RIYADH (Reuters) - From taxi drivers to clerics, Saudis clamoring to own part of state oil giant Aramco went online and to local banks on Sunday at the start of a long-delayed share sale for what could be the world’s biggest initial public offering.
Ahmed Sanad, 37, who signed up at a Saudi British Bank (SABB) branch in central Riyadh called the IPO, which has dominated conversations on social media, in cafes and at family gatherings, “the talk of the town” and “a global event”.
“I don’t think anyone will miss the opportunity. There are no better options at the current time,” he told Reuters as banks extended working hours to meet high expected demand during a sale process that runs until Nov. 28.
Roadside billboards and shopping mall adverts hailing “Saudi Aramco, soon on Tadawul”, have for weeks been trailing the listing of the world’s most profitable company through a listing on Riyadh’s Tadawul bourse.
Retail investors will be able to buy up to 0.5%, about $8.5 billion worth of shares, in the Aramco IPO, valuing the company at $1.6 trillion to $1.7 trillion.
Aramco’s high-profile advertising campaign contrasts with another bumper share sale this month, the secondary listing of Chinese retailer Alibaba, which is pursuing Hong Kong’s first paperless listing.
In the Aramco IPO, retail investors are entitled to one bonus share for every 10 they buy if they hold on to their stock for 180 days. Saudi media have reported that up to 5 million people are expected to participate in the domestic flotation.
Abdullah al-Faqeeh, a 29-year-old dentist, began saving to buy Aramco shares once de facto Saudi ruler Crown Prince Mohammed bin Salman announced the plans nearly four years ago.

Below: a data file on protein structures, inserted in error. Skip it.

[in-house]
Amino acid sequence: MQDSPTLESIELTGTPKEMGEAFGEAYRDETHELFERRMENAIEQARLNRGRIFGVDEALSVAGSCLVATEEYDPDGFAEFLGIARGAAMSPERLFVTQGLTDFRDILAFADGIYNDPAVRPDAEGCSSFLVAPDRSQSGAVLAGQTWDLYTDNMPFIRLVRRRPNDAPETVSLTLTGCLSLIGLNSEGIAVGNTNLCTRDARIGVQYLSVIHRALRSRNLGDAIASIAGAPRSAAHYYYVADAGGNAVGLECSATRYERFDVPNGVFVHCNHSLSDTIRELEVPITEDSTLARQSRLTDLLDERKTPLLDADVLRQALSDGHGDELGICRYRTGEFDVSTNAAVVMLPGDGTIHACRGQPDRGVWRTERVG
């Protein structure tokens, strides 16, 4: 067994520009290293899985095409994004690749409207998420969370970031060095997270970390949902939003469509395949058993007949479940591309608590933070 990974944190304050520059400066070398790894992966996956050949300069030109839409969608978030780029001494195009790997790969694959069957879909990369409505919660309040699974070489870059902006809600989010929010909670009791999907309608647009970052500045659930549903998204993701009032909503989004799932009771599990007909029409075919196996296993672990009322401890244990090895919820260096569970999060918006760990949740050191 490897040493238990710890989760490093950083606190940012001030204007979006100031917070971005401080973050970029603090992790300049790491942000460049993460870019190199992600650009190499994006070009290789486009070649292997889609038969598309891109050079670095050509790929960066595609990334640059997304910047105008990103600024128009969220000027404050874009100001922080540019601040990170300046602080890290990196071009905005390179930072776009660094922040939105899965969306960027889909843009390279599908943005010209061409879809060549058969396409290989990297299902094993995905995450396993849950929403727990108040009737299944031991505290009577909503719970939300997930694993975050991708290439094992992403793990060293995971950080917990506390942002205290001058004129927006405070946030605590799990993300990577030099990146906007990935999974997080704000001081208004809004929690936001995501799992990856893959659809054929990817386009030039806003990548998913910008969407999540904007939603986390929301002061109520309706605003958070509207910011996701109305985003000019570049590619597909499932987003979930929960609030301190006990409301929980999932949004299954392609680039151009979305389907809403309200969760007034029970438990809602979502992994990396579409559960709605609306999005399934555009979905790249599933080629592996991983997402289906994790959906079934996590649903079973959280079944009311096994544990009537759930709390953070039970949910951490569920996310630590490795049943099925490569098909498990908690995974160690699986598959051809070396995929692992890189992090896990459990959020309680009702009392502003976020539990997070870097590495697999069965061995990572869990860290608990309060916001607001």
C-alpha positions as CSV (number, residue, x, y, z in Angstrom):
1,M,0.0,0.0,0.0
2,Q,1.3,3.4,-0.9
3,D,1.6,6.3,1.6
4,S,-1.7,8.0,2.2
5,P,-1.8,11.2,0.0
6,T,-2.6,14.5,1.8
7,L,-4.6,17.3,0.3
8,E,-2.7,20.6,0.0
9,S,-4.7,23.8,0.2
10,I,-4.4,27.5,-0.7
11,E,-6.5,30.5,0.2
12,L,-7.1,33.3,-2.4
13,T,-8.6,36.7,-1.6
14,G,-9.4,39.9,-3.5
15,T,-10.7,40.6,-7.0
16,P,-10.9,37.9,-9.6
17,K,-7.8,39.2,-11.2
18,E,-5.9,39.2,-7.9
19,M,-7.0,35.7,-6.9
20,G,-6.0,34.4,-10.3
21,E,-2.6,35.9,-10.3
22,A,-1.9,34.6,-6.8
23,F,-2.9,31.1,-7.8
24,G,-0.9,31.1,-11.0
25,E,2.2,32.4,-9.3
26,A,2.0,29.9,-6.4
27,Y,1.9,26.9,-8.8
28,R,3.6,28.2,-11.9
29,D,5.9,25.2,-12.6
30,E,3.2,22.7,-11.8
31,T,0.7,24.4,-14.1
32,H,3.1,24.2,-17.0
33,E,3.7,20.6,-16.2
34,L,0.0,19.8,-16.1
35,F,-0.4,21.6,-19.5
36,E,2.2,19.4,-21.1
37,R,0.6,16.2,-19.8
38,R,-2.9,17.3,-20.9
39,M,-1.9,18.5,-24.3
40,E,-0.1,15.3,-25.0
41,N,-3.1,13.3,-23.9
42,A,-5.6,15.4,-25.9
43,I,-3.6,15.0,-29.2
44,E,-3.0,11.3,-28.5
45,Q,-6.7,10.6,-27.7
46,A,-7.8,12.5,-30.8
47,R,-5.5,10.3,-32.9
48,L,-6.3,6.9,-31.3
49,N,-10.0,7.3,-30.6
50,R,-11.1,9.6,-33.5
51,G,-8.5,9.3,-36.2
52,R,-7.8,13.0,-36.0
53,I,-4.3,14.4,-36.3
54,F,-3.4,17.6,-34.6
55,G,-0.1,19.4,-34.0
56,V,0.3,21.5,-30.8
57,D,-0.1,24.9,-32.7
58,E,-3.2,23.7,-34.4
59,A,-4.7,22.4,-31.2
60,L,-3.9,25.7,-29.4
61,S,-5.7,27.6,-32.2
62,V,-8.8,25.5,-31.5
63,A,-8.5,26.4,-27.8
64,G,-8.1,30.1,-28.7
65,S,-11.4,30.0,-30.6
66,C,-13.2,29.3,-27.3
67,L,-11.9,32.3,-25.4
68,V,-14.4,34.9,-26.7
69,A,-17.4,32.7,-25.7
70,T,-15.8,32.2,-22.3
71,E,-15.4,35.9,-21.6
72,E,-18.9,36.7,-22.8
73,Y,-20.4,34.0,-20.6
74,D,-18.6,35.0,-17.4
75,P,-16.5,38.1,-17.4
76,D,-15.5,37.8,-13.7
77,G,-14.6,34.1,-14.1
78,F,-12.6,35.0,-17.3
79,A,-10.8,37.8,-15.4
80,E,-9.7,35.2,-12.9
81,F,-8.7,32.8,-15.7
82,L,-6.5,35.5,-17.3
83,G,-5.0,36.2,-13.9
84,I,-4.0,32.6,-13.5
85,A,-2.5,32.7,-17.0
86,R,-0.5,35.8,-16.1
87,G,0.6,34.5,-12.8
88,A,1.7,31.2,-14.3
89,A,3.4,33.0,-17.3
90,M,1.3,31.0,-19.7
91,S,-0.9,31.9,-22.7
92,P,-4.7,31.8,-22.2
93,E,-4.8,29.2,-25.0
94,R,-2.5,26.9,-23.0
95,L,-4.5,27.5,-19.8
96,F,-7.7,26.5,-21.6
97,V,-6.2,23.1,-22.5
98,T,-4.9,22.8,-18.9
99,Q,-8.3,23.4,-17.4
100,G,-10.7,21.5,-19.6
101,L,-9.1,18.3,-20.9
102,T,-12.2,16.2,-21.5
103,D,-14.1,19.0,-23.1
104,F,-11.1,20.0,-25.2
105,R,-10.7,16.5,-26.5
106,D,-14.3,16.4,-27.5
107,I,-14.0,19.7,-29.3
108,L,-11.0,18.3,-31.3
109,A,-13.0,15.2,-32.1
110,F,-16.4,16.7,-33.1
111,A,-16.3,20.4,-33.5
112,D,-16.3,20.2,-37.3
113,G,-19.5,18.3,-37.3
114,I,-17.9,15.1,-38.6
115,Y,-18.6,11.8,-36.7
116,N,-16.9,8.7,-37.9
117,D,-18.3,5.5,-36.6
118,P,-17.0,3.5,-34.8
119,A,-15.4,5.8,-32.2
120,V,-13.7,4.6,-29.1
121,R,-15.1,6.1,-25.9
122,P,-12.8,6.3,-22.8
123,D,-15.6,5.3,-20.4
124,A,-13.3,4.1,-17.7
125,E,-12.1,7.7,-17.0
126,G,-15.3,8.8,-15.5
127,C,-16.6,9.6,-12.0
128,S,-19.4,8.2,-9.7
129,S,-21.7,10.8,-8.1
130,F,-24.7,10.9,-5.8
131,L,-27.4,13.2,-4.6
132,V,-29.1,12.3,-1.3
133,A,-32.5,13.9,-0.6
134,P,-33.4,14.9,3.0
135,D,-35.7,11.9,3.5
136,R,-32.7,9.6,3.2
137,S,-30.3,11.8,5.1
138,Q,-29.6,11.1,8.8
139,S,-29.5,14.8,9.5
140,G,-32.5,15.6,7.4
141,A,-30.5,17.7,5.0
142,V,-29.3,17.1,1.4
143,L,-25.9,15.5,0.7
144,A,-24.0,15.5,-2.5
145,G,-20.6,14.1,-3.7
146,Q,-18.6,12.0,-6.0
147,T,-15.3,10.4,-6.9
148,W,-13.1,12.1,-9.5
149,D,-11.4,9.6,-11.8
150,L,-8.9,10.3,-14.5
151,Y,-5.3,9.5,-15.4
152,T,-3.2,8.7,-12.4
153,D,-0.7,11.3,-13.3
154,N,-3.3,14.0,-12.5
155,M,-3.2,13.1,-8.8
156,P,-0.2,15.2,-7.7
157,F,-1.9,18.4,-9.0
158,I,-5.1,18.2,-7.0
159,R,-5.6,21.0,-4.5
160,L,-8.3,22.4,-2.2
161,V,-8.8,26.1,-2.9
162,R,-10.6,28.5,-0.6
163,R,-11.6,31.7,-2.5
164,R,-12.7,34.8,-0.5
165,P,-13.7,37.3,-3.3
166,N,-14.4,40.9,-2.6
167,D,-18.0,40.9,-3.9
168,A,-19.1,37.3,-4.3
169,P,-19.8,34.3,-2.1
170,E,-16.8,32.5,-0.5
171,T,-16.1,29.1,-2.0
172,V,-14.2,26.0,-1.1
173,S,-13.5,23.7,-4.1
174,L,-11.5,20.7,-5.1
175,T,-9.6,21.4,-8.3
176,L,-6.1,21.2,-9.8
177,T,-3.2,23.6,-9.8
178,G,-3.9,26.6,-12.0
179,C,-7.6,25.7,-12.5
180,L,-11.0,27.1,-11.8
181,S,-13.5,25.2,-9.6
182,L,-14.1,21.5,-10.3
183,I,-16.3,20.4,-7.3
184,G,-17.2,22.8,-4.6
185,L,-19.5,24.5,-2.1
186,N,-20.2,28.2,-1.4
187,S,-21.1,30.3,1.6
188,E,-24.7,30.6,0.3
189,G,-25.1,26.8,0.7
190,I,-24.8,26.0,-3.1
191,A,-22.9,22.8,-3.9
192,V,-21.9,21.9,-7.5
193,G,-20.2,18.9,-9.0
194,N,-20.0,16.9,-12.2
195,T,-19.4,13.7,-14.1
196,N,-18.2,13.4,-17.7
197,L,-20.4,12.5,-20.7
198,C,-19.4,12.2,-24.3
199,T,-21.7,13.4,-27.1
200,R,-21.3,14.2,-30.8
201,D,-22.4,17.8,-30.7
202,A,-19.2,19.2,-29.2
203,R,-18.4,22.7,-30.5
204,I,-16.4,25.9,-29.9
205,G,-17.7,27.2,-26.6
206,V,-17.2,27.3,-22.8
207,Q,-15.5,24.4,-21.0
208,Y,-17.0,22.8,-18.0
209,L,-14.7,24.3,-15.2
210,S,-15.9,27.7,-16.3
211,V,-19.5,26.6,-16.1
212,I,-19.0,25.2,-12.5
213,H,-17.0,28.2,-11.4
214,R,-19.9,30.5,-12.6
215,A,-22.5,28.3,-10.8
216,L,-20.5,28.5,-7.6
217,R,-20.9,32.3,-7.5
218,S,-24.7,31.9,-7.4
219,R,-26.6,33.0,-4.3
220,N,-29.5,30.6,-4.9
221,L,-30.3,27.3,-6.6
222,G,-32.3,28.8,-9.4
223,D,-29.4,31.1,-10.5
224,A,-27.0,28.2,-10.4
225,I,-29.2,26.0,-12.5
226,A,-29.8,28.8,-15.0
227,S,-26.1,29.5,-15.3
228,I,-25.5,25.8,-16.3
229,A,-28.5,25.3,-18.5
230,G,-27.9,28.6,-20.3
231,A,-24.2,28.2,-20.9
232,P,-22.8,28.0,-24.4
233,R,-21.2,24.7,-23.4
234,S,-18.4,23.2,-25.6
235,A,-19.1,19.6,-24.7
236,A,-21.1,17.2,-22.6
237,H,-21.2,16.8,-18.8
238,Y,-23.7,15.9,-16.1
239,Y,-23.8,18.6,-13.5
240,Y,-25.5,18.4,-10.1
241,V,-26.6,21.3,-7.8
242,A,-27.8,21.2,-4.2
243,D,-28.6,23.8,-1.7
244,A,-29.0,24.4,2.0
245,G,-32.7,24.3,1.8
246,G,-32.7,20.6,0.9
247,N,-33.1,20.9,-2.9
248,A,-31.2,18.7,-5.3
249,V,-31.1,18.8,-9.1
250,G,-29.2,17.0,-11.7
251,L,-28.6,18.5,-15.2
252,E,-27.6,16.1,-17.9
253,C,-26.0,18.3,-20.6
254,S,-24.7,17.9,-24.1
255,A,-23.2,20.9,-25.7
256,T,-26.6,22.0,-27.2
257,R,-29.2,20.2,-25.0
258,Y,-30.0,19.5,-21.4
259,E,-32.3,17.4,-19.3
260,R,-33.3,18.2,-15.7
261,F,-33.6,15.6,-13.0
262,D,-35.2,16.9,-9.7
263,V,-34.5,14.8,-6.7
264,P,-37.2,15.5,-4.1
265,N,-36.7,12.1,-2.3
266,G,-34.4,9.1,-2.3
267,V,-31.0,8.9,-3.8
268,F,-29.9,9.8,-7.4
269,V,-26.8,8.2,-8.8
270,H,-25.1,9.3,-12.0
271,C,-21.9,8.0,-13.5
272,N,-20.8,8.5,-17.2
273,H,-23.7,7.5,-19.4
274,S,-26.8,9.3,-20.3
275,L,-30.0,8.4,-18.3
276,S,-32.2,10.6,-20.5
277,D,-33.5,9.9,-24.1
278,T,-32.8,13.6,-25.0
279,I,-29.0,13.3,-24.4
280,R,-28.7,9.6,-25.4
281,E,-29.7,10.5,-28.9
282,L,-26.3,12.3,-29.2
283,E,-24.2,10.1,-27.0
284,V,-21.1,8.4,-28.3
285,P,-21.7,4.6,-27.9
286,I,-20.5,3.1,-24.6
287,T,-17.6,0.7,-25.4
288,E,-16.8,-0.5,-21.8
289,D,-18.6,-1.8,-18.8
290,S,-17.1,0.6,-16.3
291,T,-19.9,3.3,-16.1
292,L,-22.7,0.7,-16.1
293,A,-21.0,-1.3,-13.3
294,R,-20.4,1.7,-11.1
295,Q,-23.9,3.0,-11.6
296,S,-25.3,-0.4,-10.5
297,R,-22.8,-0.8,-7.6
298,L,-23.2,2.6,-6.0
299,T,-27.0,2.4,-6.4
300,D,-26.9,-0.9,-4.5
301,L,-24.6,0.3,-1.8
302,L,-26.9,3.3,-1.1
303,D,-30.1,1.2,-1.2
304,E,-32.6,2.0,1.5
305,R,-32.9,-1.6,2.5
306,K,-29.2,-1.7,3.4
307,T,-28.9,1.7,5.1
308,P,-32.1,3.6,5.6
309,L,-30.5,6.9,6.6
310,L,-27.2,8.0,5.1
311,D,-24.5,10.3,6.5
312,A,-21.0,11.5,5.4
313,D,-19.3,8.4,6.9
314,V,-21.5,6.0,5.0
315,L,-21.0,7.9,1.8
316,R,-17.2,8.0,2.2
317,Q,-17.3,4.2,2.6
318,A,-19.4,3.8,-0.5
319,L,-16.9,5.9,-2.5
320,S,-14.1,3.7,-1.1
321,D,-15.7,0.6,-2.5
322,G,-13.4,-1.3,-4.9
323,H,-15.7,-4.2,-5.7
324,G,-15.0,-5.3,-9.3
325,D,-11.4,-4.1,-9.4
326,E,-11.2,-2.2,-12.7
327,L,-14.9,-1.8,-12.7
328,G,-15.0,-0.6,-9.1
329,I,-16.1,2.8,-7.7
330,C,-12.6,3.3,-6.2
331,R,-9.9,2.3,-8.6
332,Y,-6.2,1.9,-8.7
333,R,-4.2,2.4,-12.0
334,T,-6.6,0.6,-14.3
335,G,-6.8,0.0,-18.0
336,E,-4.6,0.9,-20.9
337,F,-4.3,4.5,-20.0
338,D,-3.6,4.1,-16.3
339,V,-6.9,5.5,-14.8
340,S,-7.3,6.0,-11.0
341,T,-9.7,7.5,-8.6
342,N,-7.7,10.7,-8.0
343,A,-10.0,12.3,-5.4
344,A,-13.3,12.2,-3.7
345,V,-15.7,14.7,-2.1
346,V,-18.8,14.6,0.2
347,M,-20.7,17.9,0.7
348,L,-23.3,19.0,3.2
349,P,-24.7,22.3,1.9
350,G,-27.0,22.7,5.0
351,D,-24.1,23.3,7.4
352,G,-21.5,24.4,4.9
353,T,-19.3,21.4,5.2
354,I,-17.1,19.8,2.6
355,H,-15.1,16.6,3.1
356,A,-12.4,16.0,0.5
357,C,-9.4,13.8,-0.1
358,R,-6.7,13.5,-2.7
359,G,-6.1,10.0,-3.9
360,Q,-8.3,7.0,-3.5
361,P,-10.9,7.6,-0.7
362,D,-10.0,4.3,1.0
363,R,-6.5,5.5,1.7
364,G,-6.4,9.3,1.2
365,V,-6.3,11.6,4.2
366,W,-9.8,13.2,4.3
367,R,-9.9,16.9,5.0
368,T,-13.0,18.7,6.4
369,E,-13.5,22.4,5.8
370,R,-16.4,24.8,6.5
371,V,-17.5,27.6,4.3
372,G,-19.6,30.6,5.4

“I will get bonus shares, and with the profits I will buy more shares. It is a once-in-a-lifetime opportunity,” he said.
Saudi banks are marketing loans, with some offering four times the usual limits, two financial sources told Reuters, adding that they are able to do so as they will hold the stock on behalf of clients so have it as security.
Abdulmohsen al-Fares, chief executive of Alinma Bank which operates according to Islamic law, told Reuters that clients could receive immediate approval for lending facilities.
“We are very optimistic there will be a lot of participation... We are expecting it will be overcovered.”
Senior Muslim clerics, including royal court adviser Sheikh Abdullah al-Mutlaq, said investing in Aramco is permissible.
“It (Aramco) is a pillar of the Saudi economy,” Mutlaq, a member of the kingdom’s top clerical body, said in response to a caller’s question on a weekly radio show on Friday.
“I think even the scholars, we will participate in it.”
RIYADH OIL RUSH
Aramco said on Sunday it plans to sell 1.5% of its shares or about 3 billion shares, at an indicative price range of 30 to 32 riyals, valuing the IPO at as much as 96 billion riyals ($25.6 billion) at the top end of the range. It could beat Alibaba’s record $25 billion IPO in 2014.
The chairman of another Riyadh-listed firm said he and others in the business community were looking to invest: “It’s the greatest quality by any standard. Best-in-class.”
The government has pushed rich Saudis to invest, with many viewing it as an opportunity to show their patriotism after a September attack on Aramco facilities that struck at the heart of the kingdom’s energy industry.
Washington and Riyadh blamed regional rival Iran for the attacks, which temporarily cut more than 5% of global oil supply. Tehran has denied any involvement.
“Participating in the Aramco IPO is a national duty for whoever can afford it,” Saudi columnist Anwar Aboalela tweeted.
Thousands of Saudis are seeking to invest on behalf of their dependents, to increase the number of shares they can buy, two bankers told Reuters.
Saud al-Tukhaify, who signed up for himself, his wife and three children, called it an opportunity to “become partners” with Crown Prince Mohammed, who pushed to take Aramco public to help fund reforms aimed at weaning the economy off oil.
On Twitter, trending hashtags about the IPO included photos and praise for the 34-year-old prince.
Although some think he is wrong to relinquish even partial control of Aramco, the lure of holding shares is hard to resist.
“Aramco will be a winning horse,” said Uber driver Abu Mohsen. “I will subscribe only because of the expected gains but I remain against the sale, especially to foreigners.”
Additional reporting by Saeed Azhar in Dubai; Editing by Pravin Char and Alexander Smith
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